Year 5 and 6 Digital Technologies Teacher Guide
AstroQuest is a citizen scientist research project designed in a gaming format. By participating, teachers and students will not only gain an insight into galaxies that populate our Universe, they will assist astronomers with an extensive research project. Vast numbers of images are produced from largescale sky surveys – too many for the scientists to check manually. Computer algorithms are developed but they need to be taught how to read the images correctly. Citizen scientists will assist astronomers in examining images to check on the results provided by the computer. Astronomers will then use the results to refine the computer models used in the AstroQuest project leading to improved models of star formation and galaxy evolution. The evidence gathered will allow astronomers to further refine the story of the origin and formation of the Universe from the Big Bang to the present day.
Links to the Australian Curriculum: Digital Technologies (Year 5 and 6)
Knowledge and Understanding concepts include:
Examine the main components of common digital systems and how they may connect together to form networks to transmit data (ACTDIK014)
- describing digital systems as having internal and external components that perform different functions, for example external components for inputting data including keyboard, microphone, stylus; internal processing components including the central processing unit; external processing components including speakers, projector, screen; and data and information storage components including cloud and external devices
- explaining how data may be transmitted between two digital systems in different ways, for example that wires or cables are used in wired networks to transfer data from one digital system to another, and radio waves are used to transmit data in wireless or mobile devices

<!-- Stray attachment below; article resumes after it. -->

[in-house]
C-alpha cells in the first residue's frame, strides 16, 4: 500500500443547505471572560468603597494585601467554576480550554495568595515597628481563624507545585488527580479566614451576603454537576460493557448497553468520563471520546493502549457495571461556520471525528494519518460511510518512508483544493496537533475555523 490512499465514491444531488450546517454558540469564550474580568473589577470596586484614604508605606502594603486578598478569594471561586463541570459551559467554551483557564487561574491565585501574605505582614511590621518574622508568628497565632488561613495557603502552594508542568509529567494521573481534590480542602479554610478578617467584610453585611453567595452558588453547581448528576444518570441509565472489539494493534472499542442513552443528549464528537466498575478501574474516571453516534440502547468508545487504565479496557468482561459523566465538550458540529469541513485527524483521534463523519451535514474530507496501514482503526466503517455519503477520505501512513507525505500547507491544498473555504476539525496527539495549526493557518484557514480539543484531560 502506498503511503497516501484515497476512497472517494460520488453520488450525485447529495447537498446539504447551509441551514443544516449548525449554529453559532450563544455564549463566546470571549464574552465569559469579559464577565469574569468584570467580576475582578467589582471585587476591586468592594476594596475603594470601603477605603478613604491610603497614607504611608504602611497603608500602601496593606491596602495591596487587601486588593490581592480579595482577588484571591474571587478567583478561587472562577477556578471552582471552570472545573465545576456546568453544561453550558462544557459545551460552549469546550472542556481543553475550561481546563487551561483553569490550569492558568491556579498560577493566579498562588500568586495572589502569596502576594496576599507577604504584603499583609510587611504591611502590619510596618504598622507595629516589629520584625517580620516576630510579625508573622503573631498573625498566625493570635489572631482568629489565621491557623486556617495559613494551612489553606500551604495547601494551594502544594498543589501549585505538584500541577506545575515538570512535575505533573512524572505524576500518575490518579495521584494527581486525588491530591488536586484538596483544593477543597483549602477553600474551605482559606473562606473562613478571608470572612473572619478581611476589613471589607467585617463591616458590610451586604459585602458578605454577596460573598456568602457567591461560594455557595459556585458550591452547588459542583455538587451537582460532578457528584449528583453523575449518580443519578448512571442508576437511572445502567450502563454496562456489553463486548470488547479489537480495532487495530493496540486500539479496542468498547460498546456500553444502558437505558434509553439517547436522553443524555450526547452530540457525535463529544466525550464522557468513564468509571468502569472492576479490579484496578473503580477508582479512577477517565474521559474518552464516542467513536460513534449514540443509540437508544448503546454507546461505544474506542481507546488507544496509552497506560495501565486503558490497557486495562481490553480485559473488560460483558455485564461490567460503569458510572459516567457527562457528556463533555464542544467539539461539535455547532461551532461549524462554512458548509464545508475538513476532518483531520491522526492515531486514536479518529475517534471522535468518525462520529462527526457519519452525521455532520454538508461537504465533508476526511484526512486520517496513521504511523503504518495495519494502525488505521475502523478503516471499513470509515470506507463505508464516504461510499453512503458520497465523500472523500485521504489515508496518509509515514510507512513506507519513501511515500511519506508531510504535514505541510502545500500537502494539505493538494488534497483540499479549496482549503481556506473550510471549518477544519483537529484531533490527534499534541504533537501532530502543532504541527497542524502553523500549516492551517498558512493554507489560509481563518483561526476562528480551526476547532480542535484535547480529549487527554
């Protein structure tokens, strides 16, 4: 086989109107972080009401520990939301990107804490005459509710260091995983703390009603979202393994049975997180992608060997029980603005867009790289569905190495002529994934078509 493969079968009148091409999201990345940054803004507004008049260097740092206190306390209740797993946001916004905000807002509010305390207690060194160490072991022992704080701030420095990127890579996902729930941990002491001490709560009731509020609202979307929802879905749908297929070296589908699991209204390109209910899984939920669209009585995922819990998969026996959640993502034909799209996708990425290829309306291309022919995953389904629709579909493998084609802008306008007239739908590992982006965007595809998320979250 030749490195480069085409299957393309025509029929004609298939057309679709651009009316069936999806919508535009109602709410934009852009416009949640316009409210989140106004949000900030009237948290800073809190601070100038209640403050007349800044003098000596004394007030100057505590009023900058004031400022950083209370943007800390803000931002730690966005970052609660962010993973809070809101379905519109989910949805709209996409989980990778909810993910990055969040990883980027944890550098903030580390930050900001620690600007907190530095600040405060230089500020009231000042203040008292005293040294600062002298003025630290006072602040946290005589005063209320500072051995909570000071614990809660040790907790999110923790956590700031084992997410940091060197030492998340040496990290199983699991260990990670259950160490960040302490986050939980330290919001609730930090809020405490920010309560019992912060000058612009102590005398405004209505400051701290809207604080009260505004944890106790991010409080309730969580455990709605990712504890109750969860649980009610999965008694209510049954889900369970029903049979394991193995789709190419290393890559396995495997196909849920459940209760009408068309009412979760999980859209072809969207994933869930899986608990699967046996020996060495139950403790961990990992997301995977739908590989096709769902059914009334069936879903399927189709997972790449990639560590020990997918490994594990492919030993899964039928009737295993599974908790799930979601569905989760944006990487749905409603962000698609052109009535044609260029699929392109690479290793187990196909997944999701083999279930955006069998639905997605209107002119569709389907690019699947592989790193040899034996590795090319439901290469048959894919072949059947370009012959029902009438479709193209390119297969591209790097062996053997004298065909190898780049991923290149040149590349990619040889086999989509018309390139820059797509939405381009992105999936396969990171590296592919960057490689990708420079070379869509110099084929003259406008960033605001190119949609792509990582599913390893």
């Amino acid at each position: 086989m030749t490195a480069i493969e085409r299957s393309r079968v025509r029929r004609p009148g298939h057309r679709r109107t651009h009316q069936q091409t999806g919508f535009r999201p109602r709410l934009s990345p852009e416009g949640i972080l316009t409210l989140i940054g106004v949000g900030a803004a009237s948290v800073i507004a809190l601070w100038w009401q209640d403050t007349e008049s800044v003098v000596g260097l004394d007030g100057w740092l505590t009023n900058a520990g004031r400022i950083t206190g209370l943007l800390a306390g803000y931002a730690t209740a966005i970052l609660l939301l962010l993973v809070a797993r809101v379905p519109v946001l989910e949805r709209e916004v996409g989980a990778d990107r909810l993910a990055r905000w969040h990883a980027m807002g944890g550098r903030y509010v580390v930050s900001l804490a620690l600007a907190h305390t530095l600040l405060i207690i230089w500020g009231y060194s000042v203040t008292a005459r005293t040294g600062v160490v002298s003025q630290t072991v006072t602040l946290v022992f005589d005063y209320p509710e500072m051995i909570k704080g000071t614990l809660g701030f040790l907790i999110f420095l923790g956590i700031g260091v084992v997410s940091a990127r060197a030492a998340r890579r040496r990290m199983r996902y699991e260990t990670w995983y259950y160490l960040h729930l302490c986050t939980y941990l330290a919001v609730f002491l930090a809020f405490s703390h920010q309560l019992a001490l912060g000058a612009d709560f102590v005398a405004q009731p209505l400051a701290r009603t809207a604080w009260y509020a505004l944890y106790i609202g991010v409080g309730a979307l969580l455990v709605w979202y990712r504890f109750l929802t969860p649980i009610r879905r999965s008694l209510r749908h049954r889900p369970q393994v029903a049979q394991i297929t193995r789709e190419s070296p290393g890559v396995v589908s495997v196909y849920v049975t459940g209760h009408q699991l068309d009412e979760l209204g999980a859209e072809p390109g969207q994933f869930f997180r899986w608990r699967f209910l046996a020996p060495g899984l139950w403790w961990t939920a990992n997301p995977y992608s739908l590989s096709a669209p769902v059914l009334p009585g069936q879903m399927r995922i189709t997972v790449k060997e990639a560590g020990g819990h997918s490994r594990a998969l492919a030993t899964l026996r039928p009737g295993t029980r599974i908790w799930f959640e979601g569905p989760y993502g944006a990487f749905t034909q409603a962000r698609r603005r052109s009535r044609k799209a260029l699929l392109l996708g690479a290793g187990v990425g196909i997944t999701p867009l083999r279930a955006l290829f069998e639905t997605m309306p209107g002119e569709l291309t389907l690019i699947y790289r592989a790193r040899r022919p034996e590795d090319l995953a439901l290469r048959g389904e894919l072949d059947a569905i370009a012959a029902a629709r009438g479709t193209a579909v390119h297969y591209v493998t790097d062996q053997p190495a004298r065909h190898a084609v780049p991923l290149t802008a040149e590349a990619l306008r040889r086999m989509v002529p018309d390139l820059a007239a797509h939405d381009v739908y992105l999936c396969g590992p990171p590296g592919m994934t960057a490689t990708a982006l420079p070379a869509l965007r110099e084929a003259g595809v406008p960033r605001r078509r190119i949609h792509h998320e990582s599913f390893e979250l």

- investigating how the internal and external components of digital systems are coordinated to handle data, for example how a keyboard, central processing unit and screen work together to accept, manipulate and present data and information
Examine how whole numbers are used to represent all data in digital systems (ACTDIK015)
- recognizing that digital systems represent all types of data using number codes that ultimately are patterns of 1s and 0s (called binary digits, which is why they are called digital systems)
- explaining that binary represents numbers using 1s and 0s and these represent the on and off electrical states respectively in hardware and robotics
- recognizing that the numbers 0, 1, 2 and 3 could be represented by the patterns of two binary digits of 00, 01, 10 and 11
- representing whole numbers in binary, for example counting in binary from zero to 15, or writing a friend’s age in binary
Processes and Production Skills include:
Acquire, store and validate different types of data, and use a range of software to interpret and visualise data to create information (ACTDIP016)
- using digital systems to validate data, for example setting data types in a spreadsheet to make sure a data is input correctly
- selecting and using peripheral devices suitable for data, for example using a data probe to collect data about soil temperatures for plants, interpreting the data and sharing the results as a digital graph
Plan, create and communicate ideas and information, including collaboratively online, applying agreed ethical, social and technical protocols (ACTDIP022)
- using digital systems to create web-based information taking into consideration referencing conventions, for examples creating a blog, website or online learning space for sharing ideas
- To engage students in a citizen science research project
- To provide opportunities for students to examine and collate valid research data
- recognise that satellites transmit data long distances to the Earth’s surface wirelessly